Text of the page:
A Colourful Conversation
“Everyone needs a bit more colour in their life.”
That’s one of the many life philosophies of local visual artist, photographer, cajonier (pronounced “cah-hone-ee-ay” – a totally made-up word he invented to describe someone who makes Peruvian hand drums), musician and Campbell River Mirror journalist Mike Davies, whose first ever solo art show is coming up at the Tidemark Gallery this month.
Davies is excited – although admittedly a bit nervous – for his first gallery show, “but it’s also kind of about time, really,” he says with a laugh.
“I’ve been making art for as long as I can remember,” he says. “I actually began my university studies in the fine arts program way back when. I’ve just never had enough of my own to actually put on a show, because I would always be either painting them for other people or making them and then giving them away because I just didn’t have room to keep them.”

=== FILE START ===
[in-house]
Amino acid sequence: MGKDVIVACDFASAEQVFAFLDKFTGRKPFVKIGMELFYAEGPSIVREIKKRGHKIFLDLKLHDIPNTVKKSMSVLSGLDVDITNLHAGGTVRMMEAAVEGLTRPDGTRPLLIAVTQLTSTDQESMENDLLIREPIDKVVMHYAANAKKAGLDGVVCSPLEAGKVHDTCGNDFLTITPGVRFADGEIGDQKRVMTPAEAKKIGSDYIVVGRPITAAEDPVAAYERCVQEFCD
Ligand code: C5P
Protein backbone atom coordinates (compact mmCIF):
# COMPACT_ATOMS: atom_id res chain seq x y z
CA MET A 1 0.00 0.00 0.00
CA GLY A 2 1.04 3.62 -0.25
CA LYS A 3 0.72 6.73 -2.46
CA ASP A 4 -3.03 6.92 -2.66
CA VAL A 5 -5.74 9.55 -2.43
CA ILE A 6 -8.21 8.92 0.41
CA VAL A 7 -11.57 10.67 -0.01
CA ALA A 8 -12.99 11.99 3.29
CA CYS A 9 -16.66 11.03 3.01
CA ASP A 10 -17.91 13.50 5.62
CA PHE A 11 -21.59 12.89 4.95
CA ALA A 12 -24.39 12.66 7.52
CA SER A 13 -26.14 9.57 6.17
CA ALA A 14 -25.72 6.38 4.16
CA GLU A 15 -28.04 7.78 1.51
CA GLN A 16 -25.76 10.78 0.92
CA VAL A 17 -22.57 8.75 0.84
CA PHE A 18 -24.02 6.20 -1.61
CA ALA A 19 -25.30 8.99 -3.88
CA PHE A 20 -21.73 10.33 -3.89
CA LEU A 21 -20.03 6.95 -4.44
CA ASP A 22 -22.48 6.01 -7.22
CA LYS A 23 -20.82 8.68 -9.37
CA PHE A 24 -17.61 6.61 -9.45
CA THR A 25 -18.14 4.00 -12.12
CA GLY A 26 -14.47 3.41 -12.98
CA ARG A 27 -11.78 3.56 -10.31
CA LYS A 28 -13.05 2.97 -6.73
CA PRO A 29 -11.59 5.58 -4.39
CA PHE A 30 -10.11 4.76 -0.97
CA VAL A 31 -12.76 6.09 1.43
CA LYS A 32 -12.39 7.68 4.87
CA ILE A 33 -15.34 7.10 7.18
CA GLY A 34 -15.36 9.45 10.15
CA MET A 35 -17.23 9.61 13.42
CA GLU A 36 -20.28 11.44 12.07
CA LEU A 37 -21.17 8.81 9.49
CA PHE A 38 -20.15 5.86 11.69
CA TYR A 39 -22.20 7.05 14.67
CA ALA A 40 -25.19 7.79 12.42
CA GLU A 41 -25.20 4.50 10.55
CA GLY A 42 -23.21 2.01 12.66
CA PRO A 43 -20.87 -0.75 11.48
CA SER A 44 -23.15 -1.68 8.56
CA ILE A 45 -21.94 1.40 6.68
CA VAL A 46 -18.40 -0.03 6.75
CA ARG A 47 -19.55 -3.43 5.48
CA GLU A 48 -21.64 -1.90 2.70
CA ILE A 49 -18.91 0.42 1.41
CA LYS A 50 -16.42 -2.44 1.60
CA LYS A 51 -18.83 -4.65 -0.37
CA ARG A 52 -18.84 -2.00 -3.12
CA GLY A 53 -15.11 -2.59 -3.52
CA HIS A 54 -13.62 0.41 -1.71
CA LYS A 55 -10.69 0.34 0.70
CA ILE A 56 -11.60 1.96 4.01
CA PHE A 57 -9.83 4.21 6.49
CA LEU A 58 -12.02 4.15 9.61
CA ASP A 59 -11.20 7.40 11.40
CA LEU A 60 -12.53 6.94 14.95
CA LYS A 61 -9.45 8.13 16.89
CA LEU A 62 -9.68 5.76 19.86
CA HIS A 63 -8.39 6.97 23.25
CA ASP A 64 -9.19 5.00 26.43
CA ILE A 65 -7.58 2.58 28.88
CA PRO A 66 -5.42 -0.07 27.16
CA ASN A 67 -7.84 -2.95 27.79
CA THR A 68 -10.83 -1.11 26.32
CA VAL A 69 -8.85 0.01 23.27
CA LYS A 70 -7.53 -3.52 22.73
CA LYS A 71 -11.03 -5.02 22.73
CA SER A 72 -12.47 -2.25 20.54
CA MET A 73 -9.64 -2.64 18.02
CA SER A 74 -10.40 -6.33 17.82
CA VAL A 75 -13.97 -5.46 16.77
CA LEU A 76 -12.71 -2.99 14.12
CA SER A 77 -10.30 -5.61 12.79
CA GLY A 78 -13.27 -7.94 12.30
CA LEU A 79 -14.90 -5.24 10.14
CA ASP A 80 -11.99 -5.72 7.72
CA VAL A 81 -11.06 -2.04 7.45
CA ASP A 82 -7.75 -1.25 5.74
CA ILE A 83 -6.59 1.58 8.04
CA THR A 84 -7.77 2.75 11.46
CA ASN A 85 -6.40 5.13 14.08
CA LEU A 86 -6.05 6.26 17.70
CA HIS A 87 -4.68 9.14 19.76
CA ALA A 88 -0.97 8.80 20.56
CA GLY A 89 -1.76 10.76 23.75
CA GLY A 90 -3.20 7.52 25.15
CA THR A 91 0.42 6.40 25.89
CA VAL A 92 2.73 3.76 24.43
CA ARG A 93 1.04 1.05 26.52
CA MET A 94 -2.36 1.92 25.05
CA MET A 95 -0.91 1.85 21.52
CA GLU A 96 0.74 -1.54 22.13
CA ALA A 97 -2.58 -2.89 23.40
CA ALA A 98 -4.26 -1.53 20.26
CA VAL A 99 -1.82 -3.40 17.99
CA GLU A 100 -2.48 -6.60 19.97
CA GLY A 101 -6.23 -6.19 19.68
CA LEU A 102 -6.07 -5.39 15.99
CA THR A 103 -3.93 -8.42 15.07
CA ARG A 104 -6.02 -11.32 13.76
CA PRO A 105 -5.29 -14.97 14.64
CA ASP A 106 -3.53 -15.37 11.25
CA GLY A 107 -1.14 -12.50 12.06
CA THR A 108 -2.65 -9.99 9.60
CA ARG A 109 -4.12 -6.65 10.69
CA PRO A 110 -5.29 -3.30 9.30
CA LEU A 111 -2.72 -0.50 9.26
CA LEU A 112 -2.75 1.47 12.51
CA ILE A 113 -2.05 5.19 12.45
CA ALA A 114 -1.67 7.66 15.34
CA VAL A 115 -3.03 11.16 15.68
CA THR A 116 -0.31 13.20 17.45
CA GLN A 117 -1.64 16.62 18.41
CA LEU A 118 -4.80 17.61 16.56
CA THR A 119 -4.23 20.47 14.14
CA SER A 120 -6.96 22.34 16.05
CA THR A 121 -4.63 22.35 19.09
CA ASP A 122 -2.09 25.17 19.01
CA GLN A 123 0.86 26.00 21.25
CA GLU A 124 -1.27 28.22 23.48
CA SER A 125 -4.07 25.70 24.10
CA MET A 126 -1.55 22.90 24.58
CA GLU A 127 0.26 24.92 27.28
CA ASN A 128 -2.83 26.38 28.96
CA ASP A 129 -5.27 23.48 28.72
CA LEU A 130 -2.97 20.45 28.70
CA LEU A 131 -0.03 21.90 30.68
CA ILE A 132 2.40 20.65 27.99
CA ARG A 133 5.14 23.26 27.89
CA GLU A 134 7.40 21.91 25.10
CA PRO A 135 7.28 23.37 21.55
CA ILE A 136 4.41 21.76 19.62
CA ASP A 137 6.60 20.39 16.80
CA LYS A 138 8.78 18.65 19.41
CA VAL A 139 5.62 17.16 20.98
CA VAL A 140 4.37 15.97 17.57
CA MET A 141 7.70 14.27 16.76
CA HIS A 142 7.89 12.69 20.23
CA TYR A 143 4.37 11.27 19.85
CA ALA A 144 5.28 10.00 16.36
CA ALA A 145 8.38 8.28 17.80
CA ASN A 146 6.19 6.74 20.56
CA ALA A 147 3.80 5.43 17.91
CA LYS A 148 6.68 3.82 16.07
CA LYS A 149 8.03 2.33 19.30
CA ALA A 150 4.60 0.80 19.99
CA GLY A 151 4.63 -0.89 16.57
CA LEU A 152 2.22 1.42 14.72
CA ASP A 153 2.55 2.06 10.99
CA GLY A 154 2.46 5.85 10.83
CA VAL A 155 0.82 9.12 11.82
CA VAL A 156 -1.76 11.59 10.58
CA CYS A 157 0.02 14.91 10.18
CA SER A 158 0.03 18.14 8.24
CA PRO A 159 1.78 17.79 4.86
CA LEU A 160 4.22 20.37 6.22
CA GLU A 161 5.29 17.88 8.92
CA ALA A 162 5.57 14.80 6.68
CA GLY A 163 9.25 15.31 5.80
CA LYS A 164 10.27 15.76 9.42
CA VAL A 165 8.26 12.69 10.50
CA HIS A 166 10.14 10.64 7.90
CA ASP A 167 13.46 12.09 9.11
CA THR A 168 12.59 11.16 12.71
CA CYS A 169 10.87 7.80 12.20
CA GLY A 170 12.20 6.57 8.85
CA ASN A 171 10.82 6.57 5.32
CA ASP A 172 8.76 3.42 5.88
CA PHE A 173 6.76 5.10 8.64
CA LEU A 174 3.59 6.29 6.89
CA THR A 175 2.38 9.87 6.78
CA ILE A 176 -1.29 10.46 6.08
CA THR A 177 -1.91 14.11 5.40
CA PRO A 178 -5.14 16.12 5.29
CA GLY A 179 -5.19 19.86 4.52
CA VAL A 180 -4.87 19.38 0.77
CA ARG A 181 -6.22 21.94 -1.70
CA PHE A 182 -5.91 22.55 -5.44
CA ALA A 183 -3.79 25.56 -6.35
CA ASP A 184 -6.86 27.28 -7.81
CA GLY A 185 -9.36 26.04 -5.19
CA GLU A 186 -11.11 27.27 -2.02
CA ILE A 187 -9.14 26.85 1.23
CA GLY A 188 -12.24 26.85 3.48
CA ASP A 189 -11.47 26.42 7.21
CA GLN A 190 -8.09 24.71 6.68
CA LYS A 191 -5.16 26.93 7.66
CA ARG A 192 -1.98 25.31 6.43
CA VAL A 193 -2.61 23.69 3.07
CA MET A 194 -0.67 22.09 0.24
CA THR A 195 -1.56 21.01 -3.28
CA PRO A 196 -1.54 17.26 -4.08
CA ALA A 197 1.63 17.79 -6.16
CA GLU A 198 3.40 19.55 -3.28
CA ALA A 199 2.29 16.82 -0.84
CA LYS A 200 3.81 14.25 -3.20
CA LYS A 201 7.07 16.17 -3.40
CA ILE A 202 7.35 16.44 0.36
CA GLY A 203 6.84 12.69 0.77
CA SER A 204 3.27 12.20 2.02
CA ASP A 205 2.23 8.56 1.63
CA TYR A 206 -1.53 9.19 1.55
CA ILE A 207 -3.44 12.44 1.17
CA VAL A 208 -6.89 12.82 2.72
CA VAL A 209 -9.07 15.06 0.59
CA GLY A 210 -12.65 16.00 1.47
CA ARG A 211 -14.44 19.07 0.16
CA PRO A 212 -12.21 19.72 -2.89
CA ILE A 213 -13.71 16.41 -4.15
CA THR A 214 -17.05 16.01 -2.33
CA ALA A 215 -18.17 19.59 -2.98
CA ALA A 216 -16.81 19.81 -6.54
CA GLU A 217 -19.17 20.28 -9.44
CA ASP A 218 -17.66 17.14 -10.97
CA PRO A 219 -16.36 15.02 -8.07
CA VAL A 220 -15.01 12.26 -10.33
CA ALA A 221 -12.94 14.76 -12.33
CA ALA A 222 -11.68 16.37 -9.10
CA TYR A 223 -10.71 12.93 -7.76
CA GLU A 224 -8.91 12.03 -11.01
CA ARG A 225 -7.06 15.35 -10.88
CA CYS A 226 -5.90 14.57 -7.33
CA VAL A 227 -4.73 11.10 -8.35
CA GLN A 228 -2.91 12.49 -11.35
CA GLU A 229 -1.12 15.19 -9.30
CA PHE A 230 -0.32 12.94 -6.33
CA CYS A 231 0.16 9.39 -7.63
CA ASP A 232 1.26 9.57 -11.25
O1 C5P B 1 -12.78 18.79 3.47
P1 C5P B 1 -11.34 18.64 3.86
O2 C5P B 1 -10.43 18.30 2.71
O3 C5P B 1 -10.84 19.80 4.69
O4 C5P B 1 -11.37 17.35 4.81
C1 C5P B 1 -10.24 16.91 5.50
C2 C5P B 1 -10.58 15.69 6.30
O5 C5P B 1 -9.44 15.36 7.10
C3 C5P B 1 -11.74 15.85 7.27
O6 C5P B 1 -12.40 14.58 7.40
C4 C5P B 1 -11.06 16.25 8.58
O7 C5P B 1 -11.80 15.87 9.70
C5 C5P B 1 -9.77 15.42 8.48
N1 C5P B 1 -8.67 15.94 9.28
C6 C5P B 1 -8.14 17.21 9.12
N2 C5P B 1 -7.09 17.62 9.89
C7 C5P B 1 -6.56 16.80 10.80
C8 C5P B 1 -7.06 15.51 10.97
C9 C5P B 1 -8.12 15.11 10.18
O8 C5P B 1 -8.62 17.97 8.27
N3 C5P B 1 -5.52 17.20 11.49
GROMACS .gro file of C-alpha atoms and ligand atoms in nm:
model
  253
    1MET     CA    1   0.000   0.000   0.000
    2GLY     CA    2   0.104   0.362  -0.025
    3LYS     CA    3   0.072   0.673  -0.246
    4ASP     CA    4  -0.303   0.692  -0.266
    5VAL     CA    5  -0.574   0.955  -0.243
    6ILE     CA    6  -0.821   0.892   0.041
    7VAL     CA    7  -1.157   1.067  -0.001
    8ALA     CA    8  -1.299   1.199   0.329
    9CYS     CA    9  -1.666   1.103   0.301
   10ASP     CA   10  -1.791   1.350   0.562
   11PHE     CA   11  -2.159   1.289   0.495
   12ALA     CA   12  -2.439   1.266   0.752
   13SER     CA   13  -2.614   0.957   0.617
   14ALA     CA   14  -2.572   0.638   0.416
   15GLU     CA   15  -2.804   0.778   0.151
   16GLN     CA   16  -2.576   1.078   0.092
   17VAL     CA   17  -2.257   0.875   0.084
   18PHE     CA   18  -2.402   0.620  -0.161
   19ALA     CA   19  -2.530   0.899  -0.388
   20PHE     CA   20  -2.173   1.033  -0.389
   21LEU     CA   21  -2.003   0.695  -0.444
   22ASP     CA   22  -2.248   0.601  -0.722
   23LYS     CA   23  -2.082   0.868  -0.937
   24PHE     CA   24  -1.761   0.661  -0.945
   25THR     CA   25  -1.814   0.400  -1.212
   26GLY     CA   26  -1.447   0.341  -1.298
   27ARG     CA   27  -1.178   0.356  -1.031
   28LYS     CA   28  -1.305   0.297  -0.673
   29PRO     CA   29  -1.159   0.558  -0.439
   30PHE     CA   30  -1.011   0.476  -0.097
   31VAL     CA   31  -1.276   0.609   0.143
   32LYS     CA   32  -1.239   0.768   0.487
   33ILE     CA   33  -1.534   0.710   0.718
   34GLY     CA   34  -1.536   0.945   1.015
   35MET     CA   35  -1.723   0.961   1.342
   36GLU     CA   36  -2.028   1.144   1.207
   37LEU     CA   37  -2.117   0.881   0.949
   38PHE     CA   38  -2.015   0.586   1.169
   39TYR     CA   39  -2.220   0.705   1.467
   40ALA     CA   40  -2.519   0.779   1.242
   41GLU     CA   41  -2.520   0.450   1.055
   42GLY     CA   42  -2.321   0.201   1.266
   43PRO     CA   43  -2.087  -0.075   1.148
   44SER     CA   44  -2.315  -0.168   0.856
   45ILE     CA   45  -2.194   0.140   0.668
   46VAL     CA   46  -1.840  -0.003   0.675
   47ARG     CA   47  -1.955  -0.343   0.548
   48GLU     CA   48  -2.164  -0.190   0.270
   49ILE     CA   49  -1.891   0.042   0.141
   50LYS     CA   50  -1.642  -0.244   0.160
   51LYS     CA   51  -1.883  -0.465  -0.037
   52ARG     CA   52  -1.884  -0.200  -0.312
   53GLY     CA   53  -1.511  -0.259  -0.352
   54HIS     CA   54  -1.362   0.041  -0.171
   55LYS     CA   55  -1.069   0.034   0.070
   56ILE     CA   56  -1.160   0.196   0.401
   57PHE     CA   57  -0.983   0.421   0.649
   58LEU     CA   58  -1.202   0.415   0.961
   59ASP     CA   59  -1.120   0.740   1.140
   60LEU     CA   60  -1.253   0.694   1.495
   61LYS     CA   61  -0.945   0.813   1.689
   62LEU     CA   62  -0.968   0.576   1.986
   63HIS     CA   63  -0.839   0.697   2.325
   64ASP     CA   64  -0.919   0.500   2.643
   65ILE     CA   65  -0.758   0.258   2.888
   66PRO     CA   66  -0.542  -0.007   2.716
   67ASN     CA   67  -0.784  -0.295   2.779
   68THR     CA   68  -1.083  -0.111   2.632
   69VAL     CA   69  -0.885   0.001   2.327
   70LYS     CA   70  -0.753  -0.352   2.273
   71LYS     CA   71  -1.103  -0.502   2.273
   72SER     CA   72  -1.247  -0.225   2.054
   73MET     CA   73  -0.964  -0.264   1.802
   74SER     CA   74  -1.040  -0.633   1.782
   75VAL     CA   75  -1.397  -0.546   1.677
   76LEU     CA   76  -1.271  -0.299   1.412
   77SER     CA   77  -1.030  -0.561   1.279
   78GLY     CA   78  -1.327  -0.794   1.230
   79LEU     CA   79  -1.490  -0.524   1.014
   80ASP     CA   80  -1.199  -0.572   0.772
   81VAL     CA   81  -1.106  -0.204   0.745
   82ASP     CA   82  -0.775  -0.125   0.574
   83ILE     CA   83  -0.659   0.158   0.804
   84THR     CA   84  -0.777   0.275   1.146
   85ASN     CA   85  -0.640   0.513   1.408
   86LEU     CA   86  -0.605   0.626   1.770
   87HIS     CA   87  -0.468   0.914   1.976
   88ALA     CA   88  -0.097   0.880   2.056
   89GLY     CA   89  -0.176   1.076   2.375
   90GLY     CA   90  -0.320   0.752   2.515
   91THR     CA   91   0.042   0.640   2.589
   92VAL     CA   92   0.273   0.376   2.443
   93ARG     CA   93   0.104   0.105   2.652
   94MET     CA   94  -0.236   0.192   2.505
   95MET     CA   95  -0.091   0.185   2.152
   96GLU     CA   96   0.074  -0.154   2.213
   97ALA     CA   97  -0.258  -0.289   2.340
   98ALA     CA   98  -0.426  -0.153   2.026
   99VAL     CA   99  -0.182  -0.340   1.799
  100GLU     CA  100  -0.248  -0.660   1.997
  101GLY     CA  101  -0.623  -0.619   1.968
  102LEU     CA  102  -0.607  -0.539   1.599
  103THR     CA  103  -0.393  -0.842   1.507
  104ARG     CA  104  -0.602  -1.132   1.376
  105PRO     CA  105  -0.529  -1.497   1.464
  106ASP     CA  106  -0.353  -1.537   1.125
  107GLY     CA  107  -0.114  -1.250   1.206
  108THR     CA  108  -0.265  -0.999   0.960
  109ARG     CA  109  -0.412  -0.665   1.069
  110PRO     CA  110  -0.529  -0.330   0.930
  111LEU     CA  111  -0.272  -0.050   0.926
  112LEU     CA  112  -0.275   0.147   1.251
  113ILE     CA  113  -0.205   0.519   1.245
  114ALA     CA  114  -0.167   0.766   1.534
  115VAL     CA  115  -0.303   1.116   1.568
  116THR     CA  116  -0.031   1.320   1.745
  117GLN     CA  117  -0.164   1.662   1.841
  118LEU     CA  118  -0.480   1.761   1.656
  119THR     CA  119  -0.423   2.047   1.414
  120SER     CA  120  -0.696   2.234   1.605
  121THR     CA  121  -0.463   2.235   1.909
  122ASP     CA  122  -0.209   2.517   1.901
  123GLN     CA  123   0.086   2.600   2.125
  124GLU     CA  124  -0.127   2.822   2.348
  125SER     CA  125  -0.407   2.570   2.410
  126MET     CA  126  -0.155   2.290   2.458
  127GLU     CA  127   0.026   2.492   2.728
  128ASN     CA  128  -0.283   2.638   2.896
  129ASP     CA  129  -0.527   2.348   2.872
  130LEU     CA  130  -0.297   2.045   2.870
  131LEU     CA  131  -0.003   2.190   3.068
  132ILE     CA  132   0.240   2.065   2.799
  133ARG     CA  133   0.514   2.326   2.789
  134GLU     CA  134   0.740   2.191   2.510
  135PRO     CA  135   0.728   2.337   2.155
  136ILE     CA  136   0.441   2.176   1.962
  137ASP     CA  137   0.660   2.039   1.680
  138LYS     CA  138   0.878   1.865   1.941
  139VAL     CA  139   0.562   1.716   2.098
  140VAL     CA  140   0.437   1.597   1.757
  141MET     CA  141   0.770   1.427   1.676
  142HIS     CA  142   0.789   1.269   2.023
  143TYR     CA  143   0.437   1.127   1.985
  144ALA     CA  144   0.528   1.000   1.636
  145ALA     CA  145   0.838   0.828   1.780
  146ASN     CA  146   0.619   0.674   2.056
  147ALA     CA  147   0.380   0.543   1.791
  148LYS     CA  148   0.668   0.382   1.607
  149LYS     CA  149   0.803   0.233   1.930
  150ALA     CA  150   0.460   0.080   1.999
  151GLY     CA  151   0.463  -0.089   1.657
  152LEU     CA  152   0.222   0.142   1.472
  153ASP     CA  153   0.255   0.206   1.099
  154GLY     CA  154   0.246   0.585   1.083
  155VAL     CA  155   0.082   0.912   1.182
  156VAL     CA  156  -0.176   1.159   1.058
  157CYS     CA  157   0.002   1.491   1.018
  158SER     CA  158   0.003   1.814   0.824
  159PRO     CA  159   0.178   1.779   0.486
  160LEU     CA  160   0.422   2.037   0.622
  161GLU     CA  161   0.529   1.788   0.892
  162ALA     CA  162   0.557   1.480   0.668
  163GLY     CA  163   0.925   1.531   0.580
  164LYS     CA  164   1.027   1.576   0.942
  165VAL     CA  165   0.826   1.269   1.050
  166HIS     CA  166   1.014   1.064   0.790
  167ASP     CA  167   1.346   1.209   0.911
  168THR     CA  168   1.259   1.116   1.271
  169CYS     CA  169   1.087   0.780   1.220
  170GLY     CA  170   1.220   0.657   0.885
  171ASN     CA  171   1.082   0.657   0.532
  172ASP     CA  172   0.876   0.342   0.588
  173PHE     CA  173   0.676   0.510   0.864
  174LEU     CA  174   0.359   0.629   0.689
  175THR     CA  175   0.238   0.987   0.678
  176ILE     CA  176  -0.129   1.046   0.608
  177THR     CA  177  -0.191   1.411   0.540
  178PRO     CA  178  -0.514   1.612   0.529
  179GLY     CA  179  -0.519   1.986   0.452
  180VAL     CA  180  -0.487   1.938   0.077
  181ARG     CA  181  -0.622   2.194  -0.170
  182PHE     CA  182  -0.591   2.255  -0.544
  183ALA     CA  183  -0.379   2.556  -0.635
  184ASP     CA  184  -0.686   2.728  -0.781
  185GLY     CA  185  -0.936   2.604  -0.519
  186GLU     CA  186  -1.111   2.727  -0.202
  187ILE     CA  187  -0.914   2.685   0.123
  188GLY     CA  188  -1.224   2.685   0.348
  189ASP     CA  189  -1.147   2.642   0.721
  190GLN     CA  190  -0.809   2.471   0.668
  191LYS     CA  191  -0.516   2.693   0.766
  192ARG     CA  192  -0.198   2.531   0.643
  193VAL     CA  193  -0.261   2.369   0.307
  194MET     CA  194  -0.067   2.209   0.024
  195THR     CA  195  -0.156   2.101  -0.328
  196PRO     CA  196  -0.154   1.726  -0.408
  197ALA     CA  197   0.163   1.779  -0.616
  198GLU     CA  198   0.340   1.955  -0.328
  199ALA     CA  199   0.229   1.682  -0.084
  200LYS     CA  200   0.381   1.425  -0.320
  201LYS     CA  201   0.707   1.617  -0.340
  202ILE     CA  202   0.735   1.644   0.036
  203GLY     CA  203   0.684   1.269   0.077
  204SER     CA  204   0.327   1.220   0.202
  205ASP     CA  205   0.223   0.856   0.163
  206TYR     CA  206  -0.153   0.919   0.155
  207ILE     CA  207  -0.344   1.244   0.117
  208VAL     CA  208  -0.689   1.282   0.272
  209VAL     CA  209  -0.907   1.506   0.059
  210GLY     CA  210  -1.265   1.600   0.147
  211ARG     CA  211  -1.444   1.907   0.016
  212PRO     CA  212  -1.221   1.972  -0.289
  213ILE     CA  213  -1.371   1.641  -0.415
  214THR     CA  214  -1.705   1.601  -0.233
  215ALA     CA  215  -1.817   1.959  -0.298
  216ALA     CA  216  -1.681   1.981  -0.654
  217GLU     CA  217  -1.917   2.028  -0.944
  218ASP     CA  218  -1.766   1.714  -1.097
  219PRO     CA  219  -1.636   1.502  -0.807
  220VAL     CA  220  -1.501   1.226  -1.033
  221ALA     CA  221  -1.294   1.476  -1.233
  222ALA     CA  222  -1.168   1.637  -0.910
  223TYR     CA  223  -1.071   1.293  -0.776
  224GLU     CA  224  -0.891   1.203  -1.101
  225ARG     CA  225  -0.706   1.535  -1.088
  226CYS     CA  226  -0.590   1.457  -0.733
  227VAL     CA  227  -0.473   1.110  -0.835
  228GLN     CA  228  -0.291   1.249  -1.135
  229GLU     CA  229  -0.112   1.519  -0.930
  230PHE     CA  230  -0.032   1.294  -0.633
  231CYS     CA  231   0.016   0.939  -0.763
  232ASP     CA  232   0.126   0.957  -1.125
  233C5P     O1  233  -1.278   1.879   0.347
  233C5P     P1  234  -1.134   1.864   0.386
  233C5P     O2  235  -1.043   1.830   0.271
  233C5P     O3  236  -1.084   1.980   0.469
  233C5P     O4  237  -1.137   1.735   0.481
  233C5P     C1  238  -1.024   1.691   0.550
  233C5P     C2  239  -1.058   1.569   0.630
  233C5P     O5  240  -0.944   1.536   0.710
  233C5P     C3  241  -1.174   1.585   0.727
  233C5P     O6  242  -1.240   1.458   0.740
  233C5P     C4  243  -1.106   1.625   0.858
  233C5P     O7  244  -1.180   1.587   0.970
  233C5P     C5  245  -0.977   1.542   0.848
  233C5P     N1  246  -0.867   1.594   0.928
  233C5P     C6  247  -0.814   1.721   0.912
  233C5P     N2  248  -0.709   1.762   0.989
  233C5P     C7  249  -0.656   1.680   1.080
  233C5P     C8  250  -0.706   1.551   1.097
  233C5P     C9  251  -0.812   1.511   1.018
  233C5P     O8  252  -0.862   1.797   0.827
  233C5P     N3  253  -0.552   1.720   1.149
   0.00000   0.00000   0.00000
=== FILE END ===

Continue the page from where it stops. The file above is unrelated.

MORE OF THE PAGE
But over the last year or so he really got to work in his studio, and has now officially launched “Conversations in Colour,” a project he envisioned as a way to inject more visual vibrance into people’s lives.
“The world can be a pretty dreary place sometimes,” he says. “There’s too much despair, depression and negativity surrounding us, and I just thought, ‘the world needs more bright spots.’ So I started making some.”
Which makes the timing of his first show all the more appropriate.
“October is that time of year when the days get shorter, the sky gets gloomier and people just start getting kind of sluggish and low,” he says.
As a long-time advocate for strengthening mental health within ourselves, our community and our society in general, Davies says, he sees his current art project as another way to help with that – at least in some small way.
“Depression, in all its forms, is seriously debilitating for people and is a major cause of – or at least significant contributing factor in – some of the serious social problems we see around us every day, such as drug addiction, homelessness and domestic abuse. So I guess you could say the fight against it is something I take pretty seriously,” he says, which is why he has also decided to donate 20 per cent of the proceeds from the sales of his work during the show to the Canadian Mental Health Association.
After all, he says, he doesn’t make art to make money, he paints to try and make the world a bit better place to be.
“If I made art for the money in it, I wouldn’t make art,” he says.
Davies’ show, “A Conversation in Colour,” will run at the Tidemark Gallery from Oct. 22 through the end of November.